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Search basics

Created by r.turner, last updated 12 Jul 2020

A query tree structure, along with order and paging specifiers, allows a search to be performed against indexed documents held in ElasticSearch. The query API allows any required sub-query structure to be defined and a comprehensive selection of Operators enable individual field level evaluation.

  • Queries
  • Location searches
  • Sub-queries
  • Ordering
  • Paging
  • Weighting
  • Specifying fields
  • Ordering by distance
  • Complete example
  • HTTP GET queries

Queries

This example demonstrates a simple search using HTTP POST.

POST: /api/delivery/projects/{projectId}/entries/search

{
    "where": [
        {
            "field": "title",
            "contains": "Batman"
        },
        {
            "field": "runtime",
            "greaterThan": 200
        }
    ]
}

Searches can also be carried out using HTTP GET queries.

Location searches

Search for locations within a radius of a specified location.

Supported distance units

Unit Search value
Mile mi or miles
Yard yd or yards
Feet ft or feet
Inch in or inch
Kilometer km or kilometers
Meter m or meters
Centimeter cm or centimeters
Millimeter mm or millimeters
Nautical mile NM, nmi or nauticalmiles

Example

Find all entries which have a location within 10.5 miles of Ludlow Castle's location. Append the search value at the end of the distance specified, so for example "10.5mi" or "10.5miles".

{
    "where": [{
        "field": "location",
        "distanceWithin": {
            "lat": "52.36700505",
            "lon": "-2.72304296",
            "distance": "10.5mi"
        }
    }]
}

When searching for a location field, you can also order the results by distance.

Sub-queries

A sub-query is a query within another query that is used as a condition to further restrict the results. Effectively they are defined by an explicit nesting of logical operators.

This example demonstrates a simple search with a sub-query:

{
    "where": [
        {
            "field": "title",
            "contains": "Batman"
        },
        {
            "or": [
                {
                    "field": "releaseDate",
                    "greaterThan": 1960
                },
                {
                    "field": "tagline",
                    "contains": "gotham"
                }
            ]
        }
    ]
}

Ordering

Results can be ordered by one or more fields in an ascending or descending direction. Order clauses are prioritised in the order that they are added. By default, if no order clauses are specified then the entry results are ordered by the EntryTitle in an ascending direction.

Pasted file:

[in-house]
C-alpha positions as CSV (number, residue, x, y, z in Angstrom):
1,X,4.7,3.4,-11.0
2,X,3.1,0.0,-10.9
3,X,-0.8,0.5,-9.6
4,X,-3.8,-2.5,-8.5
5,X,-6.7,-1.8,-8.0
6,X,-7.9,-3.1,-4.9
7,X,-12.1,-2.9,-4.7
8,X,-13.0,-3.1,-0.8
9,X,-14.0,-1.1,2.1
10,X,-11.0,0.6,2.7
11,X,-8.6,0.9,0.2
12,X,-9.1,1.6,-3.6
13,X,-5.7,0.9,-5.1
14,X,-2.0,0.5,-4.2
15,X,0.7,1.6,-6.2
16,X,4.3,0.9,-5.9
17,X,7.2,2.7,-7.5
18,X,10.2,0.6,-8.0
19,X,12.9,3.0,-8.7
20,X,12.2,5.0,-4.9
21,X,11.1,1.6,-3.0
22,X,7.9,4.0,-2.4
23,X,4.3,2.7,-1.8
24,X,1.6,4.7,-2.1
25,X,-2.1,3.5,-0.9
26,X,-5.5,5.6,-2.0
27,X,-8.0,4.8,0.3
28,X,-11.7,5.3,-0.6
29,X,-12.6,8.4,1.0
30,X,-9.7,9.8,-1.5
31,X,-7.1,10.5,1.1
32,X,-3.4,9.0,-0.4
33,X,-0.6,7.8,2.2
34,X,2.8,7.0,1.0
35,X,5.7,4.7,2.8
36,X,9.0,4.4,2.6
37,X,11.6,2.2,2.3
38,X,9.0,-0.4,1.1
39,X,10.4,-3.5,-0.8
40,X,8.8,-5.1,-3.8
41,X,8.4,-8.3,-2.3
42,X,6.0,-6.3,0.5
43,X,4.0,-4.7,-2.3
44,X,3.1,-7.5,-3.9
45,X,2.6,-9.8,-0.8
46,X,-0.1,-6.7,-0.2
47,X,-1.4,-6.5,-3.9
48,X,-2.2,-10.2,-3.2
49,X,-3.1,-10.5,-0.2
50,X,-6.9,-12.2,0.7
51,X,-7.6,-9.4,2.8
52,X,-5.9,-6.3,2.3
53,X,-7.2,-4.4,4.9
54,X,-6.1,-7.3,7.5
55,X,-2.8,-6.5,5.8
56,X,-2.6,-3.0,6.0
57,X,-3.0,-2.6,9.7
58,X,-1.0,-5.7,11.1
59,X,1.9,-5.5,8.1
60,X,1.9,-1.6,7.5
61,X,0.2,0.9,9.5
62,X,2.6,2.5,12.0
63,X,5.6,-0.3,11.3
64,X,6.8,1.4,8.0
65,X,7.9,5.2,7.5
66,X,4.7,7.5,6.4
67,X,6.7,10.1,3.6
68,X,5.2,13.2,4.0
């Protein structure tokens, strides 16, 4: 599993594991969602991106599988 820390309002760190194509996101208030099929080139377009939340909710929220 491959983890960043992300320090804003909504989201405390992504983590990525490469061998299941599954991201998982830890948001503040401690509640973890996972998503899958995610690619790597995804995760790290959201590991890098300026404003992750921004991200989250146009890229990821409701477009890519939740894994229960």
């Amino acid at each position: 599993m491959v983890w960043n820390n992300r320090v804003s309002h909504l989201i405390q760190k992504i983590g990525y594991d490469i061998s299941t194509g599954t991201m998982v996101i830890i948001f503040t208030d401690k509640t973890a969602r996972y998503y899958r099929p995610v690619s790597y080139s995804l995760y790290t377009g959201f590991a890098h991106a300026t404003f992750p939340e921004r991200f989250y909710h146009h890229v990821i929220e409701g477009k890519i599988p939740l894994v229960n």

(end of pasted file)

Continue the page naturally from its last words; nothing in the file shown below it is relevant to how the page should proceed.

Ascending order

Order by releaseDate in an ascending direction.

{
    "orderBy": [{
        "asc": "releaseDate"
    }],
}

Descending order

Order by releaseDate in a descending direction.

{
    "orderBy": [{
        "desc": "releaseDate"
    }],
}

Paging

Paging allows the number of results to be restricted to a defined count so that the results are easier to handle and ensures a response is returned quickly.

The page number can also be specified to allow which set of results is to be returned. The page size is limited to a maximum of 10,000 however this is not recommended.

{
    "pageSize": 50,
    "pageIndex": 1
}

Specifying fields

System fields

System fields such as id, contentTypeId, projectId, versionNo etc. are under the sys object and can be accessed using a dot notation, e.g. sys.id, sys.contentTypeId, sys.projectId, sys.version.versionNo.

The entryTitle and entryDescription fields are dynamic values, determined by the EntryTitleField and EntryDescriptionField values in the content type.

Data fields

Fields defined in the content type for the entry can be accessed by their API id.

All fields

All fields can be searched by specifying an asterisk (*) in the field id. Note, the only supported operator is FreeText.

Example

POST: /api/delivery/projects/{projectId}/entries/search
{
    "where": [
        {
            "field": "*",
            "equalTo": "Interstellar"
        }
    ]
}

Array fields

Searching on array fields is the same as searching on a child property of a field, you just use the dot notation. All operators support searching across array fields.

Example array field search

This example searches for a quote source of "Bruce Willis" within a quote array field called movieQuote.

POST: /api/delivery/projects/{projectId}/entries/search
{
    "where": [
        {
            "field": "movieQuote.source",